Joseph’s Convict Years
By transcribing Joseph’s convict records Heather has been able to describe in more detail the harsh and brutal treatment convicts received and what Joseph suffered during a shockingly hard period of his life between 1833 and 1847:
“His convict records are recorded under his alias Francis la Touche.
It was not long after his arrival on June 16th 1834 that he was reportedly found lurking with bad intent in his Master’s store and was transferred to work in Spring Mill for two years.
On October 2nd 1834 he was found to have absconded and was given 6 months hard labour in chains during which time he absconded again and had his transportation sentence increased by 3 years.
By January 1835 he had once again absconded and was sentenced to 3 years hard labour at the Hulk Chain gang.
1836 and ‘37 were particularly difficult years with four incidences of disobedience or neglect of duty resulting in periods of 6 to 10 days on bread and water, and being tied to a wheel for 7 days. He was accused of pilfering or receiving what had been taken and this resulted in 25 lashes. He tried to abscond again in August 1837 and his sentence of transportation was once again extended for 3 years at the notorious Port Arthur.
There were no further reports until 1841 when being absent without leave, charged with gross insolence and gross misconduct as well as being suspected of counterfeiting were all recorded at different times.
1842 was another difficult year when being absent without leave, being idle and involved in misconduct resulted in 3 separate incidences of solitary confinement between 3 and 5 days, as well as two different sentences of 36 lashes.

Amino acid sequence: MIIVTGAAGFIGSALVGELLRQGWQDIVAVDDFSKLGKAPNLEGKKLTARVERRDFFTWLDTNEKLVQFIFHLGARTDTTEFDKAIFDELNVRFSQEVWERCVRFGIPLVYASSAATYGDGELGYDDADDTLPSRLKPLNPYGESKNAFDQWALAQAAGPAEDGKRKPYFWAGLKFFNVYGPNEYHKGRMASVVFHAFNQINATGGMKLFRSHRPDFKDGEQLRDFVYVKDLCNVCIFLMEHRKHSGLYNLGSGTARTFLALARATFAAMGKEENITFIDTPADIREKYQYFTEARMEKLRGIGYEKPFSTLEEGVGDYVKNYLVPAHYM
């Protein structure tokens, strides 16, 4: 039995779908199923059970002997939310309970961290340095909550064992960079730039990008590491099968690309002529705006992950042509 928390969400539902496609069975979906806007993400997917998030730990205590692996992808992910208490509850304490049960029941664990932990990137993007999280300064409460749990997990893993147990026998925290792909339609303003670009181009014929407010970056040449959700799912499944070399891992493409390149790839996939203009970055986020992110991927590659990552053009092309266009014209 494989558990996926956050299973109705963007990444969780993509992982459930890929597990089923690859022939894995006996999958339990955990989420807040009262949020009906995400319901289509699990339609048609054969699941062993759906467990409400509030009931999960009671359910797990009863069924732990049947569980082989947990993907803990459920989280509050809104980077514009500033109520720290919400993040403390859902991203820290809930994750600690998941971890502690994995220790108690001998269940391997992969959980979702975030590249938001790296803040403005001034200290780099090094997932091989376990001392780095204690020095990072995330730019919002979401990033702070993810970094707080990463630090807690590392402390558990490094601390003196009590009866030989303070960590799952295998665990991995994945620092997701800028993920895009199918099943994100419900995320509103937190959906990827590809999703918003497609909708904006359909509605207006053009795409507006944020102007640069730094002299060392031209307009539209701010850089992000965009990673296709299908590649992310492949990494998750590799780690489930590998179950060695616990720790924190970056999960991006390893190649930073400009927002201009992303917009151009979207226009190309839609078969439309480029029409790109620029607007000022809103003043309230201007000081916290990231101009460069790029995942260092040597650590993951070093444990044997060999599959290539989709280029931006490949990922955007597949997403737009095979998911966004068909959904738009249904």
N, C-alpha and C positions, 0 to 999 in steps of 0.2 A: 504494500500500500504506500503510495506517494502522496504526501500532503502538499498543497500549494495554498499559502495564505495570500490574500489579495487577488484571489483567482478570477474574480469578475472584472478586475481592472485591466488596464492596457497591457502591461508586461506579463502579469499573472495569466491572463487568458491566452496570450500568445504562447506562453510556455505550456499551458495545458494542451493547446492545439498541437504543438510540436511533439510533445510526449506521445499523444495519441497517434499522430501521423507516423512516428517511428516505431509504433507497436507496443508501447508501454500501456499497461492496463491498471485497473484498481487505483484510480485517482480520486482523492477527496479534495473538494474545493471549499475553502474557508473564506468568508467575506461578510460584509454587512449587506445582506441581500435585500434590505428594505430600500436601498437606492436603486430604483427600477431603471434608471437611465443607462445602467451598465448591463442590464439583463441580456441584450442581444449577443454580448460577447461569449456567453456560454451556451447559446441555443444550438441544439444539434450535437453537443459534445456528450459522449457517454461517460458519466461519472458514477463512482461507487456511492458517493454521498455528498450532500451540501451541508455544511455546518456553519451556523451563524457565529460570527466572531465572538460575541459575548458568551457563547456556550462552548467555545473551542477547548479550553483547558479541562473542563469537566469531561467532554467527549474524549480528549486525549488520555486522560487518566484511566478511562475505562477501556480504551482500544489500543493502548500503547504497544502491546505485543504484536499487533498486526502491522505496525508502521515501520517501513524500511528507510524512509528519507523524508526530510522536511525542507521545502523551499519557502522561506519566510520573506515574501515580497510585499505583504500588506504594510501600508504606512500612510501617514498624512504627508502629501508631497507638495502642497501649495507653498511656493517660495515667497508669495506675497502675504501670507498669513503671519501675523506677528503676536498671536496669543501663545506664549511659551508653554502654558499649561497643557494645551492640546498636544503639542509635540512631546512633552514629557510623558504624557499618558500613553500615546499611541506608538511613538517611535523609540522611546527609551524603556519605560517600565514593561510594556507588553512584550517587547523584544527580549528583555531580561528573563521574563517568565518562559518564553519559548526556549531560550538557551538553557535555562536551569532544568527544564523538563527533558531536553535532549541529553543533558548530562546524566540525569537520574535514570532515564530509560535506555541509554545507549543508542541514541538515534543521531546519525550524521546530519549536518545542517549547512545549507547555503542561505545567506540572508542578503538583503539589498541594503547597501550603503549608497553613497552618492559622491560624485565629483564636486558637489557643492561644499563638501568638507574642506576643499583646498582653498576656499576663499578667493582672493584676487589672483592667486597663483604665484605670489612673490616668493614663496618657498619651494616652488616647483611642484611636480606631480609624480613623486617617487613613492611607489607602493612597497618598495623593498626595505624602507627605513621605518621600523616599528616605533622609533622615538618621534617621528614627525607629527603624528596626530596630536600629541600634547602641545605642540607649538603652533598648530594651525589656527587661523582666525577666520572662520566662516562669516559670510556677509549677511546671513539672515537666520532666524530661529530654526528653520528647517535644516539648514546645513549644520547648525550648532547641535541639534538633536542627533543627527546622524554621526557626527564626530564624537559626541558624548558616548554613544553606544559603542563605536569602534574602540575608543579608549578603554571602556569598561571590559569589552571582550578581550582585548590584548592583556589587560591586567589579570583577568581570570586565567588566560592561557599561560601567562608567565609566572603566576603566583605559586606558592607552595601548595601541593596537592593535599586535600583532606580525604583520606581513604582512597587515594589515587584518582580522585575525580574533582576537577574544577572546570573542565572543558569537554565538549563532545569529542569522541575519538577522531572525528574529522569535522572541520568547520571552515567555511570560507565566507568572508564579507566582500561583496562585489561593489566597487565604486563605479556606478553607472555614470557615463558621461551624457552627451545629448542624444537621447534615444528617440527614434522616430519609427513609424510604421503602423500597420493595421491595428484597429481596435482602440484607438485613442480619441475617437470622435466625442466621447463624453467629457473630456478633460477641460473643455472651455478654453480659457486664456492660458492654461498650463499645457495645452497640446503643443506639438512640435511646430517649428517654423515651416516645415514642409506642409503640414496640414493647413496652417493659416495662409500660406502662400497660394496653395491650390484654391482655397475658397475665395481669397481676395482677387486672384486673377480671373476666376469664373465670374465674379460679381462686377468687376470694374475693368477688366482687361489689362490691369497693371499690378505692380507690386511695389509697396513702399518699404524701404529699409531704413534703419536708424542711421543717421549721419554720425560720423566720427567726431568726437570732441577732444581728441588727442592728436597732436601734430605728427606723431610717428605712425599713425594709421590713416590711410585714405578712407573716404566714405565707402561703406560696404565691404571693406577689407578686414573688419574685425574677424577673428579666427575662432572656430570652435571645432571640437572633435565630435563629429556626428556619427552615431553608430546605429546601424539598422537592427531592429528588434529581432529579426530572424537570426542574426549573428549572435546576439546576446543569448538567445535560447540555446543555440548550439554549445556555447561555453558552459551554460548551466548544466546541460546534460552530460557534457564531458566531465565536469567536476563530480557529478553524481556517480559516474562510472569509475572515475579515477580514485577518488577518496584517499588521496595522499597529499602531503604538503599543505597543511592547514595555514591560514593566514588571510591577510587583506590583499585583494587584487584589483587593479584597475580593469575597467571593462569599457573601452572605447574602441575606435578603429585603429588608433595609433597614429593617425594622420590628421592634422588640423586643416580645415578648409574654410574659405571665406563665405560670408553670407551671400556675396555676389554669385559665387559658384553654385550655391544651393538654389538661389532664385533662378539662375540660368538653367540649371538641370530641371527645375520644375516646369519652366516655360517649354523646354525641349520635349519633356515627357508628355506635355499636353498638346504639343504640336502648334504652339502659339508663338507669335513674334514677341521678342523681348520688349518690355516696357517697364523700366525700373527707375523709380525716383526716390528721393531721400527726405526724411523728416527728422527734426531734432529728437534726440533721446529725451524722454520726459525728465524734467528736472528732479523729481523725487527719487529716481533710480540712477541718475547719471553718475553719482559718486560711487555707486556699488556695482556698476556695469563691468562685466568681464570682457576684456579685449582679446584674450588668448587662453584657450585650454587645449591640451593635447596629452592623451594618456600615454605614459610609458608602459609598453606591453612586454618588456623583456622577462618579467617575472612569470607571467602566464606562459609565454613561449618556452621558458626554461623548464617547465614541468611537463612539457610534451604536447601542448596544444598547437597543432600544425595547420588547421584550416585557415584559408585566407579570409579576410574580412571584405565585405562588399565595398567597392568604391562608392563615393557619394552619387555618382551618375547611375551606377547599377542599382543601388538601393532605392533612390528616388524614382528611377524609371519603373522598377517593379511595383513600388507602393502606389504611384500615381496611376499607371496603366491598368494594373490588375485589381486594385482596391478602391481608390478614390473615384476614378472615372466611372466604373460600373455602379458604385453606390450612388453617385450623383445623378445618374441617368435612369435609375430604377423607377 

The following year he was back in chains undertaking hard labour for having counterfeit money in his possession
During 1845 his sentence was once again extended by 12 months, this time for larceny under five pounds. He was also sentenced to 6 months hard labour for trespassing.
1846 was quiet with only one entry detailing 10 days in solitary confinement for being absent without leave.
His certificate of freedom was granted on the 10th July 1847, 14 years and 6 days after he was convicted of stealing a pair of shoes. Francis la Touche (Joseph McCubbin) was then reinvented as James McCubbin with many descendants in Australia today unaware of his convict past.”
By 1848 he was with Elizabeth Lowry (though no formal marriage registration has yet been found) and they had two children in Tasmania (a boy in 1848, and a girl, called Mary, in 1850) before they moved to Victoria, and then after having another boy they moved to South Australia, leaving their two year old daughter in Victoria. It is thought that the boys were called John and Thomas. The family then moved to Broken Hill. At the time of Mary’s birth, her father was recorded as a Shoemaker.
Mary later married Herrmann Schnieder in 1867, and sadly died at the young age of 26, having had 5 children. It was her descendant who helped us with this part of the family puzzle.
Thomas married Susan Stark in Burra, South Australia in 1870 at the age of 26. They lived in Broken Hill for 28 years where Thomas worked as a Silver Miner. He died in 1915. According to his death certificate they appear to have had 11 children (actually they had 12), 6 who are named on the death certificate, which also gives their ages, and 5 who are recorded to be deceased. It is from this line that Heather descends.